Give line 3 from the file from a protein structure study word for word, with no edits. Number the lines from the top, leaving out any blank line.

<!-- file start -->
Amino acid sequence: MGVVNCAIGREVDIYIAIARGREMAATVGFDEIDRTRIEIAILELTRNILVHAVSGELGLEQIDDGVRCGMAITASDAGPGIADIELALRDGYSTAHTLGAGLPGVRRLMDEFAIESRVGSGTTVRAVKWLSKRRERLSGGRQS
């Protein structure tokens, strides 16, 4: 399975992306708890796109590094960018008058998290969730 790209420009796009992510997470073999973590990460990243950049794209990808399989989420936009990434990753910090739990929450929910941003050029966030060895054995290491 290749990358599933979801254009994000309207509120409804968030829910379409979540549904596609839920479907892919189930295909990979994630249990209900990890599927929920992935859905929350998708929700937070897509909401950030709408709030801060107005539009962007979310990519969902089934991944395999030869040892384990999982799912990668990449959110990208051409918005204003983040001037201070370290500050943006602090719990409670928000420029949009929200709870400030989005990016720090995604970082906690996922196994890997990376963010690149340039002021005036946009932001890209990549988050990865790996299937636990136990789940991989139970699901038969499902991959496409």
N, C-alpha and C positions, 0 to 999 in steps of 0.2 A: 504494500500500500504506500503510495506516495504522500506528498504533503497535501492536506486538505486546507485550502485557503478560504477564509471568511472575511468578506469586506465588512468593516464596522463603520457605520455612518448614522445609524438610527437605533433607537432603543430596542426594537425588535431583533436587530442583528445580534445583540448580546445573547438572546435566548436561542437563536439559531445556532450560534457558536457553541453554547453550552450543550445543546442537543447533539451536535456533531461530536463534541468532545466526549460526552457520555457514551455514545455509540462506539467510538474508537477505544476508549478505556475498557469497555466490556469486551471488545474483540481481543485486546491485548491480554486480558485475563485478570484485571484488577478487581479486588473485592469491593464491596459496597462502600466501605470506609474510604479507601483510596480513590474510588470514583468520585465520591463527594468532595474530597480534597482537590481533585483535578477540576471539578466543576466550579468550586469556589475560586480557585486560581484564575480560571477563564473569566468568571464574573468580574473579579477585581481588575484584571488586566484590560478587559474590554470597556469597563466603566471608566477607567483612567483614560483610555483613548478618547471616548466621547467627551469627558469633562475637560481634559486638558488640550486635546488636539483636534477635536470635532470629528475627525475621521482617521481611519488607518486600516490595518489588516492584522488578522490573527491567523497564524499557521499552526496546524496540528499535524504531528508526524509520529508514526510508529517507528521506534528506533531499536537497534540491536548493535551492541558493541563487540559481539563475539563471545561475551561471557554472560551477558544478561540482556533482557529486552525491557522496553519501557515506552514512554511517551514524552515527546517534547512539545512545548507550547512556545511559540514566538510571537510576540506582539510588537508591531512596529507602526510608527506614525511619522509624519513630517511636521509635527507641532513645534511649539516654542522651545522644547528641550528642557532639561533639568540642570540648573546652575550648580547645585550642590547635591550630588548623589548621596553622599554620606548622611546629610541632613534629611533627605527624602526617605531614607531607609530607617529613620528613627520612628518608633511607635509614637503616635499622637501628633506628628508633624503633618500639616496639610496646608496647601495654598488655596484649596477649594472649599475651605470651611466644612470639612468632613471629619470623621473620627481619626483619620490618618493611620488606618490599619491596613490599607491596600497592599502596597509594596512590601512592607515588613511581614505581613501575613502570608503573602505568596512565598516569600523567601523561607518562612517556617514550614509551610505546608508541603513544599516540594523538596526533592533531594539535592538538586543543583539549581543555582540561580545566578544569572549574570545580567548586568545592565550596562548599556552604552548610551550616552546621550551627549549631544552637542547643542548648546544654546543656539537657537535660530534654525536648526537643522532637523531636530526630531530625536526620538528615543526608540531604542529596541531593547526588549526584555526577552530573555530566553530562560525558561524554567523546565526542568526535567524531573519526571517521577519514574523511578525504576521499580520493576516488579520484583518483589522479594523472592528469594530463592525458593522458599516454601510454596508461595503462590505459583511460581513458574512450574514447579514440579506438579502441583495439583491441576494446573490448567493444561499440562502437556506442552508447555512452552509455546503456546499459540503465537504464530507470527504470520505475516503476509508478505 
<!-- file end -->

N, C-alpha and C positions, 0 to 999 in steps of 0.2 A: 504494500500500500504506500503510495506516495504522500506528498504533503497535501492536506486538505486546507485550502485557503478560504477564509471568511472575511468578506469586506465588512468593516464596522463603520457605520455612518448614522445609524438610527437605533433607537432603543430596542426594537425588535431583533436587530442583528445580534445583540448580546445573547438572546435566548436561542437563536439559531445556532450560534457558536457553541453554547453550552450543550445543546442537543447533539451536535456533531461530536463534541468532545466526549460526552457520555457514551455514545455509540462506539467510538474508537477505544476508549478505556475498557469497555466490556469486551471488545474483540481481543485486546491485548491480554486480558485475563485478570484485571484488577478487581479486588473485592469491593464491596459496597462502600466501605470506609474510604479507601483510596480513590474510588470514583468520585465520591463527594468532595474530597480534597482537590481533585483535578477540576471539578466543576466550579468550586469556589475560586480557585486560581484564575480560571477563564473569566468568571464574573468580574473579579477585581481588575484584571488586566484590560478587559474590554470597556469597563466603566471608566477607567483612567483614560483610555483613548478618547471616548466621547467627551469627558469633562475637560481634559486638558488640550486635546488636539483636534477635536470635532470629528475627525475621521482617521481611519488607518486600516490595518489588516492584522488578522490573527491567523497564524499557521499552526496546524496540528499535524504531528508526524509520529508514526510508529517507528521506534528506533531499536537497534540491536548493535551492541558493541563487540559481539563475539563471545561475551561471557554472560551477558544478561540482556533482557529486552525491557522496553519501557515506552514512554511517551514524552515527546517534547512539545512545548507550547512556545511559540514566538510571537510576540506582539510588537508591531512596529507602526510608527506614525511619522509624519513630517511636521509635527507641532513645534511649539516654542522651545522644547528641550528642557532639561533639568540642570540648573546652575550648580547645585550642590547635591550630588548623589548621596553622599554620606548622611546629610541632613534629611533627605527624602526617605531614607531607609530607617529613620528613627520612628518608633511607635509614637503616635499622637501628633506628628508633624503633618500639616496639610496646608496647601495654598488655596484649596477649594472649599475651605470651611466644612470639612468632613471629619470623621473620627481619626483619620490618618493611620488606618490599619491596613490599607491596600497592599502596597509594596512590601512592607515588613511581614505581613501575613502570608503573602505568596512565598516569600523567601523561607518562612517556617514550614509551610505546608508541603513544599516540594523538596526533592533531594539535592538538586543543583539549581543555582540561580545566578544569572549574570545580567548586568545592565550596562548599556552604552548610551550616552546621550551627549549631544552637542547643542548648546544654546543656539537657537535660530534654525536648526537643522532637523531636530526630531530625536526620538528615543526608540531604542529596541531593547526588549526584555526577552530573555530566553530562560525558561524554567523546565526542568526535567524531573519526571517521577519514574523511578525504576521499580520493576516488579520484583518483589522479594523472592528469594530463592525458593522458599516454601510454596508461595503462590505459583511460581513458574512450574514447579514440579506438579502441583495439583491441576494446573490448567493444561499440562502437556506442552508447555512452552509455546503456546499459540503465537504464530507470527504470520505475516503476509508478505 